Septuagint: And now, O Lord, you [are] our Father, but we are clay, all [of us] the work of your hands.

In the Dead Sea Scroll of Isaiah (the Great Isaiah Scroll), the opening expression may be rendered, “and as for you, O YHWH.” The conjunction “and” precedes the phrase about the “clay,” and “clay” appears without the definite article. Whereas the Masoretic Text has the singular “hand,” the word in the scroll is the plural “hands.”

The Targum of Isaiah, with a focus on mercy, interpretively expands on the meaning of YHWH’s relationship to the Israelites. “O YHWH, you whose mercies toward us are greater than those of a father toward his children, we are the clay and you are our maker, and we are all the work of your might.”


The prophet spoke representatively of the people, appealing to YHWH to give compassionate attention to them. Even though the Israelites had been disobedient, YHWH was still their Father. They were but clay in his hands, his work, for he had made it possible for the nation to come into existence.

64:9(8). Masoretic Text: Be not exceedingly angry, O YHWH, and do not forever remember iniquity. Look, consider please: We [are] all your people.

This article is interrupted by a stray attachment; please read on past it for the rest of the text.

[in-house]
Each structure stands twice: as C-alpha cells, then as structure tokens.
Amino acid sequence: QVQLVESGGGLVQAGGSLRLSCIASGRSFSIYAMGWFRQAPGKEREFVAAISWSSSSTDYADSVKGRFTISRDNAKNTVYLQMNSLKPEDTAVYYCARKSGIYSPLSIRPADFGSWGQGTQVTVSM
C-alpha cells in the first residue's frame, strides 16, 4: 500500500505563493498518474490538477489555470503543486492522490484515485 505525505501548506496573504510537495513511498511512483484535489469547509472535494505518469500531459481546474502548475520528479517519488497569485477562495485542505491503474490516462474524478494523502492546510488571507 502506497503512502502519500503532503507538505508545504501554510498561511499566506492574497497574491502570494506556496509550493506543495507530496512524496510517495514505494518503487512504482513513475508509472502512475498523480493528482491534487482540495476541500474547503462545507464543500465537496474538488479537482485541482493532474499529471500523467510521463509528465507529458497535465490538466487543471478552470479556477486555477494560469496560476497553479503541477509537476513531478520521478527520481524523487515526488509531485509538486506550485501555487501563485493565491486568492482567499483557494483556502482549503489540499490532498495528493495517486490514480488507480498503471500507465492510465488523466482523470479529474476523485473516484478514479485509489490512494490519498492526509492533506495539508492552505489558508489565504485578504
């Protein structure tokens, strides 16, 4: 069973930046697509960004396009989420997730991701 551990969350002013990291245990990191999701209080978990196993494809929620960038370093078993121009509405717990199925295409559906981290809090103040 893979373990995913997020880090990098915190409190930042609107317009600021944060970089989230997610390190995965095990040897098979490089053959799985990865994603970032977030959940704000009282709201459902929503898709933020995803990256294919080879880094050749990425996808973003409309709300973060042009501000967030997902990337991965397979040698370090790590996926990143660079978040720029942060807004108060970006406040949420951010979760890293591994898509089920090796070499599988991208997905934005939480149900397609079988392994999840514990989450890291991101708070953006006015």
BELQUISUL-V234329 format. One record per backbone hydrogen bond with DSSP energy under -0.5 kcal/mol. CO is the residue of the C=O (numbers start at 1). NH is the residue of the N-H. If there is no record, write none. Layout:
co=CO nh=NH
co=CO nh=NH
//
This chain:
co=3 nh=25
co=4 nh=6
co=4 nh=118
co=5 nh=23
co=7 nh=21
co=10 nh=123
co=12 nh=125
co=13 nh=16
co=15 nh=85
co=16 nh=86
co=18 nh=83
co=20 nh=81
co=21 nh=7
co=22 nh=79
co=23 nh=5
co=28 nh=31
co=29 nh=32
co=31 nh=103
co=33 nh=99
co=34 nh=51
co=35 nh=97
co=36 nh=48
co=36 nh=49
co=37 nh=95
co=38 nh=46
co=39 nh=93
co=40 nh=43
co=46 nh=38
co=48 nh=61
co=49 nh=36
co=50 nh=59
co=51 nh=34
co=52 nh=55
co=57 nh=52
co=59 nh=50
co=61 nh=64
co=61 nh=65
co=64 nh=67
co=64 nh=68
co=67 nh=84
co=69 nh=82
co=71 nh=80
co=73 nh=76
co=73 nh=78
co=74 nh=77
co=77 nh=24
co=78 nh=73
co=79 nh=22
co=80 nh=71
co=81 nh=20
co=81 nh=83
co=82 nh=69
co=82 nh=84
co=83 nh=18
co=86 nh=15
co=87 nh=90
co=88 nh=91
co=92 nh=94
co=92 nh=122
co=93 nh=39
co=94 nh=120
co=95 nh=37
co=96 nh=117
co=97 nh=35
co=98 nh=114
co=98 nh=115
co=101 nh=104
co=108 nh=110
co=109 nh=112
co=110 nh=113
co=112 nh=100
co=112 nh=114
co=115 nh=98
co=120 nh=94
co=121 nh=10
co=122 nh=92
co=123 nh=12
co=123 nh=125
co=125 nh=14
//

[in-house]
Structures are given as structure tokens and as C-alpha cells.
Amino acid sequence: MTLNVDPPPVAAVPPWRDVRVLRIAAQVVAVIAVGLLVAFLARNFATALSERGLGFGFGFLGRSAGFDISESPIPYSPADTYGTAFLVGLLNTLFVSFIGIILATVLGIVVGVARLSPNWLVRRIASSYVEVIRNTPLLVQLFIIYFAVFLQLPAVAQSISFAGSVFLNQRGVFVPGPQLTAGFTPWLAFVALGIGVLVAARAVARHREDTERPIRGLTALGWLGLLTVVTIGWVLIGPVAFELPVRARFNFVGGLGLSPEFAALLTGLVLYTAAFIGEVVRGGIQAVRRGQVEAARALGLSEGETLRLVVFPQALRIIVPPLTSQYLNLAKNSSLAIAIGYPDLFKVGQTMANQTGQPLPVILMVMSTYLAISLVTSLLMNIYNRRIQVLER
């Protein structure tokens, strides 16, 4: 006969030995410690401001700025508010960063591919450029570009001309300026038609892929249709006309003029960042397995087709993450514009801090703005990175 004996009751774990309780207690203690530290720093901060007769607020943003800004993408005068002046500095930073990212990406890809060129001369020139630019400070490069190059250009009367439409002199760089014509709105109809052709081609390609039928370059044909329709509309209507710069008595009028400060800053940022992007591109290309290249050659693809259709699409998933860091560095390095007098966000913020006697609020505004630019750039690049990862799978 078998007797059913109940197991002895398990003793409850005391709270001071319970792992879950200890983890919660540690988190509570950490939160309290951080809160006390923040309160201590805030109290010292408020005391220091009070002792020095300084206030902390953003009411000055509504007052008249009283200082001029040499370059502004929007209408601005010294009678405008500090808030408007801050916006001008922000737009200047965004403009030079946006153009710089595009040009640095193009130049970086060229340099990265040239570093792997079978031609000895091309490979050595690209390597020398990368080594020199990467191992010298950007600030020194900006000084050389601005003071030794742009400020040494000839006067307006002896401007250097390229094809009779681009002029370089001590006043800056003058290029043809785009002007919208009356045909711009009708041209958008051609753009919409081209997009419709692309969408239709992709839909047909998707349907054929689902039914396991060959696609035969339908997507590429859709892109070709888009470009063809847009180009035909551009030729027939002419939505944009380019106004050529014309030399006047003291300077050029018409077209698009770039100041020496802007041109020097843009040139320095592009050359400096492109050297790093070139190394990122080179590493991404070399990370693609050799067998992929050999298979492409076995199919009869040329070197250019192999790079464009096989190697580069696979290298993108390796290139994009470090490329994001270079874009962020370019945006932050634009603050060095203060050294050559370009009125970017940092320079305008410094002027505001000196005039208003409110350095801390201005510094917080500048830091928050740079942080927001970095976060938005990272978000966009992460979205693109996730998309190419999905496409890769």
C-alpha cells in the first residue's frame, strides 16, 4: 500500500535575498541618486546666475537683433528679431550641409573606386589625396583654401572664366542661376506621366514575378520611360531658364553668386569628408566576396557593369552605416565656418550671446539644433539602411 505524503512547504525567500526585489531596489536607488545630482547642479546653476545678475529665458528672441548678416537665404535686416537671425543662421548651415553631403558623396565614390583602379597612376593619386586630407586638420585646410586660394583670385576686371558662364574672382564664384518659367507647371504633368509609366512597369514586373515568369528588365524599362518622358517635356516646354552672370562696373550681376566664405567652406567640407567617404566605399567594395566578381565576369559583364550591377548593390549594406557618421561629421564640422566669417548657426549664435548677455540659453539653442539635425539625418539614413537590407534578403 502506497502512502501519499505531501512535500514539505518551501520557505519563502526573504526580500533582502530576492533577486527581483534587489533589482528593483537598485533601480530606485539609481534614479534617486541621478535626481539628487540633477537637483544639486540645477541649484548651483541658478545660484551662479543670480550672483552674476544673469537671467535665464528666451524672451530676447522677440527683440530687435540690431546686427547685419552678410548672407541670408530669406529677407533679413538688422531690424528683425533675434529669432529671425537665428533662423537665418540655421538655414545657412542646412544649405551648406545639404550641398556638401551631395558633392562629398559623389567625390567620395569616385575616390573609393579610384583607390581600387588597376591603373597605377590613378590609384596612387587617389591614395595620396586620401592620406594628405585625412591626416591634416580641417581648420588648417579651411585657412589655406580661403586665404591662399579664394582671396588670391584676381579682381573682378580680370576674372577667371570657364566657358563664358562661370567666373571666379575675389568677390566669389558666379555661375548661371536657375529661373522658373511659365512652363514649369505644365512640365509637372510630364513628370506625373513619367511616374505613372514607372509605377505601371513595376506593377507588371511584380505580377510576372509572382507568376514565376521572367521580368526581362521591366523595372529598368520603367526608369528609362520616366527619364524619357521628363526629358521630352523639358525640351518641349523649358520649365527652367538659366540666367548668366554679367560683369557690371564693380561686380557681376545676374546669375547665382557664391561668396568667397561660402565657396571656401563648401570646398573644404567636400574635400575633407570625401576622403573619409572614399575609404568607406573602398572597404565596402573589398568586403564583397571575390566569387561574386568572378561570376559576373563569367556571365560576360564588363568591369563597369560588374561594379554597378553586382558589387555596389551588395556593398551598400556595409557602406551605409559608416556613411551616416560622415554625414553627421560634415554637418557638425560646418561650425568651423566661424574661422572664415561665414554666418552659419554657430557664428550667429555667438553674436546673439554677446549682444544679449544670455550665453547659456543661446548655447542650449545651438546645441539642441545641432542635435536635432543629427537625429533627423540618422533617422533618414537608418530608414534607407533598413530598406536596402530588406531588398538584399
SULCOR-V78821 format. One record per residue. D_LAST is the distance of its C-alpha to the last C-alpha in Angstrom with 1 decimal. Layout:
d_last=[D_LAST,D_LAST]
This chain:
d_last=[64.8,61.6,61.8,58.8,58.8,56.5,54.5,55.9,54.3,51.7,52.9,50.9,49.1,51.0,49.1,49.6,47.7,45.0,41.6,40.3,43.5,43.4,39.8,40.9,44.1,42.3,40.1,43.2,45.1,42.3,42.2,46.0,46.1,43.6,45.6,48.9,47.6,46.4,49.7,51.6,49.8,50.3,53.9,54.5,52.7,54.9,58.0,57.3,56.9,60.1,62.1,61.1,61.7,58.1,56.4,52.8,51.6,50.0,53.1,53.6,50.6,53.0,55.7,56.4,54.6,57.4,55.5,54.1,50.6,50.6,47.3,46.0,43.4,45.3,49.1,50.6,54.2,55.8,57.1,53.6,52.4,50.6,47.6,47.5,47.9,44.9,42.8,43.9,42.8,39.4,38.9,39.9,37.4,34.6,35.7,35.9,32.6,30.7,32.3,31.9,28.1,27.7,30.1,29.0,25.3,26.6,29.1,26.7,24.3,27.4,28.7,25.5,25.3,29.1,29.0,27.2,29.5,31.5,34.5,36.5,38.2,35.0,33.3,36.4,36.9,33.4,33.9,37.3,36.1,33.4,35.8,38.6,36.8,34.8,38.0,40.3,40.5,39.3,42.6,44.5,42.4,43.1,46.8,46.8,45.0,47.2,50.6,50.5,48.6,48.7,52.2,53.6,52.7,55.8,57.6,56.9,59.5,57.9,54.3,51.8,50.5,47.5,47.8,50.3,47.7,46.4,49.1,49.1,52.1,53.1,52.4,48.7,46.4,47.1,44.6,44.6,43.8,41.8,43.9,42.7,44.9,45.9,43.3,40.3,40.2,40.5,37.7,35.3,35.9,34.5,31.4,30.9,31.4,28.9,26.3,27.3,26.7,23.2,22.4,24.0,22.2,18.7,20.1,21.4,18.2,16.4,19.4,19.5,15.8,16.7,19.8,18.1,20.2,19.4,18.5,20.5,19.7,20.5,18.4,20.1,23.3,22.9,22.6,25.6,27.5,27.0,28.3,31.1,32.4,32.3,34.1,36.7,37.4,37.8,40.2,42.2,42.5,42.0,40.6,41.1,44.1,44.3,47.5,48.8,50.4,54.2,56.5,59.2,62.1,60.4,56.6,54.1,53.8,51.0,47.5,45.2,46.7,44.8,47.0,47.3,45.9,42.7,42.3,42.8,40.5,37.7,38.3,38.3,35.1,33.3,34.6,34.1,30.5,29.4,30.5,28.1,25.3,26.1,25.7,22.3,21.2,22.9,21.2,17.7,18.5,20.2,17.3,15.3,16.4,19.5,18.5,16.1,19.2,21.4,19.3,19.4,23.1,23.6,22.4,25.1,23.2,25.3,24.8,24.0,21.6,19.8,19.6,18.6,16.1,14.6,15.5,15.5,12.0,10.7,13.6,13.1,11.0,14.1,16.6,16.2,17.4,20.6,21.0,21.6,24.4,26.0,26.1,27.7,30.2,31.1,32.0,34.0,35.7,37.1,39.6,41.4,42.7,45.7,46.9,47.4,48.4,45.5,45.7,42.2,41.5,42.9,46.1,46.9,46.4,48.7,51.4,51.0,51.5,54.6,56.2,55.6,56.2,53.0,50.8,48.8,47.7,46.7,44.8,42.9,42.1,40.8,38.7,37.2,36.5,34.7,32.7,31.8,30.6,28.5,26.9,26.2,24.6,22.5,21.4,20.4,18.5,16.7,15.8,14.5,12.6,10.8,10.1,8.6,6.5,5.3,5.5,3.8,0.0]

Septuagint: Be not exceedingly angry with us and do not for a [long] time remember our sins. And now look upon [us], for we [are] all your people.

Instead of the expression in the Masoretic Text that is here rendered “forever,” the wording in the Dead Sea Scroll of Isaiah (the Great Isaiah Scroll) may be translated “for a long time.”

For the rendering of the Septuagint, the addition of “long” is interpretive. The Greek expression en kairo basically means “in season” or “at an appointed time.”


Pleading representatively for the Israelites, the prophet petitioned YHWH to mitigate his anger against them, restraining himself from expressing it to the fullest extent. For YHWH not to remember their iniquity would mean to grant forgiveness, not recalling their wrongdoing in order to mete out severe punishment. The prophet concluded with the appeal for YHWH to consider that all of the Israelites were his people. With this expression, he made his supplication for YHWH to show mercy to them on the basis of their relationship to him. They were his people, and he was their God.

64:10(9). Masoretic Text: Your holy cities have become a wilderness. Zion has become a wilderness, Jerusalem a desolation.

Septuagint: Your holy city has become a wilderness. Zion has become like a wilderness, Jerusalem [is made] into a curse.

As in the case of the Septuagint, the Dead Sea Scroll of Isaiah (the Great Isaiah Scroll) includes an expression for “like” (“Zion has become like a wilderness”).